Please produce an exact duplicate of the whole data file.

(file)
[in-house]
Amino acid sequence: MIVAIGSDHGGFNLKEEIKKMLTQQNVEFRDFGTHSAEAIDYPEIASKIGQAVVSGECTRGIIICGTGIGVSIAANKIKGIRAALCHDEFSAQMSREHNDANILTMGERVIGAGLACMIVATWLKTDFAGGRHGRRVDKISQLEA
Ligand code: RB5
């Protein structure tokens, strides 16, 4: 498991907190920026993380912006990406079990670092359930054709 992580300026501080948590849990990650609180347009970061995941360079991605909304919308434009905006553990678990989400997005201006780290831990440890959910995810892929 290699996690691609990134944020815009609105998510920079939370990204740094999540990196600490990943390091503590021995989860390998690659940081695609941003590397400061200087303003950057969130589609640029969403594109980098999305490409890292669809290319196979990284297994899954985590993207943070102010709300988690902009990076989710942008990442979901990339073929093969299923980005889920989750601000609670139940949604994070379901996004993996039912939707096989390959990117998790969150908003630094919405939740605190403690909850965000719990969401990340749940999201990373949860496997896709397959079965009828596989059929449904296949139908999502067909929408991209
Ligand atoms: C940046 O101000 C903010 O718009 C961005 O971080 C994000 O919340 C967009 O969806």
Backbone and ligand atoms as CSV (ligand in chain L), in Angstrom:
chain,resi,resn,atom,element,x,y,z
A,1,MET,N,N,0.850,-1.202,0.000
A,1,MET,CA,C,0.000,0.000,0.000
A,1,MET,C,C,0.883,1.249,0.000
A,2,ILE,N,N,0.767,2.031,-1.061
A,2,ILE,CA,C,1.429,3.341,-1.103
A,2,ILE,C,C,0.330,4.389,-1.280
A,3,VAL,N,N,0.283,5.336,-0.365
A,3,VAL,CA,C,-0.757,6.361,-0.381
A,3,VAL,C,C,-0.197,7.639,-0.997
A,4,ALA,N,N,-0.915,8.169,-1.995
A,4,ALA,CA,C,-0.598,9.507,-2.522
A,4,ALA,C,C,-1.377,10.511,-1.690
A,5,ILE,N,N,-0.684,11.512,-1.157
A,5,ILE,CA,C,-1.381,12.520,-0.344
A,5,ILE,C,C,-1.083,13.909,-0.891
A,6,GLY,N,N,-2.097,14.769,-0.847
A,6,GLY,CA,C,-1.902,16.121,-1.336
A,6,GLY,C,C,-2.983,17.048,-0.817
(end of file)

[in-house]
Amino acid sequence: MIVAIGSDHGGFNLKEEIKKMLTQQNVEFRDFGTHSAEAIDYPEIASKIGQAVVSGECTRGIIICGTGIGVSIAANKIKGIRAALCHDEFSAQMSREHNDANILTMGERVIGAGLACMIVATWLKTDFAGGRHGRRVDKISQLEA
Ligand code: RB5
């Protein structure tokens, strides 16, 4: 498991907190920026993380912006990406079990670092359930054709 992580300026501080948590849990990650609180347009970061995941360079991605909304919308434009905006553990678990989400997005201006780290831990440890959910995810892929 290699996690691609990134944020815009609105998510920079939370990204740094999540990196600490990943390091503590021995989860390998690659940081695609941003590397400061200087303003950057969130589609640029969403594109980098999305490409890292669809290319196979990284297994899954985590993207943070102010709300988690902009990076989710942008990442979901990339073929093969299923980005889920989750601000609670139940949604994070379901996004993996039912939707096989390959990117998790969150908003630094919405939740605190403690909850965000719990969401990340749940999201990373949860496997896709397959079965009828596989059929449904296949139908999502067909929408991209
Ligand atoms: C940046 O101000 C903010 O718009 C961005 O971080 C994000 O919340 C967009 O969806």
Backbone and ligand atoms as CSV (ligand in chain L), in Angstrom:
chain,resi,resn,atom,element,x,y,z
A,1,MET,N,N,0.850,-1.202,0.000
A,1,MET,CA,C,0.000,0.000,0.000
A,1,MET,C,C,0.883,1.249,0.000
A,2,ILE,N,N,0.767,2.031,-1.061
A,2,ILE,CA,C,1.429,3.341,-1.103
A,2,ILE,C,C,0.330,4.389,-1.280
A,3,VAL,N,N,0.283,5.336,-0.365
A,3,VAL,CA,C,-0.757,6.361,-0.381
A,3,VAL,C,C,-0.197,7.639,-0.997
A,4,ALA,N,N,-0.915,8.169,-1.995
A,4,ALA,CA,C,-0.598,9.507,-2.522
A,4,ALA,C,C,-1.377,10.511,-1.690
A,5,ILE,N,N,-0.684,11.512,-1.157
A,5,ILE,CA,C,-1.381,12.520,-0.344
A,5,ILE,C,C,-1.083,13.909,-0.891
A,6,GLY,N,N,-2.097,14.769,-0.847
A,6,GLY,CA,C,-1.902,16.121,-1.336
A,6,GLY,C,C,-2.983,17.048,-0.817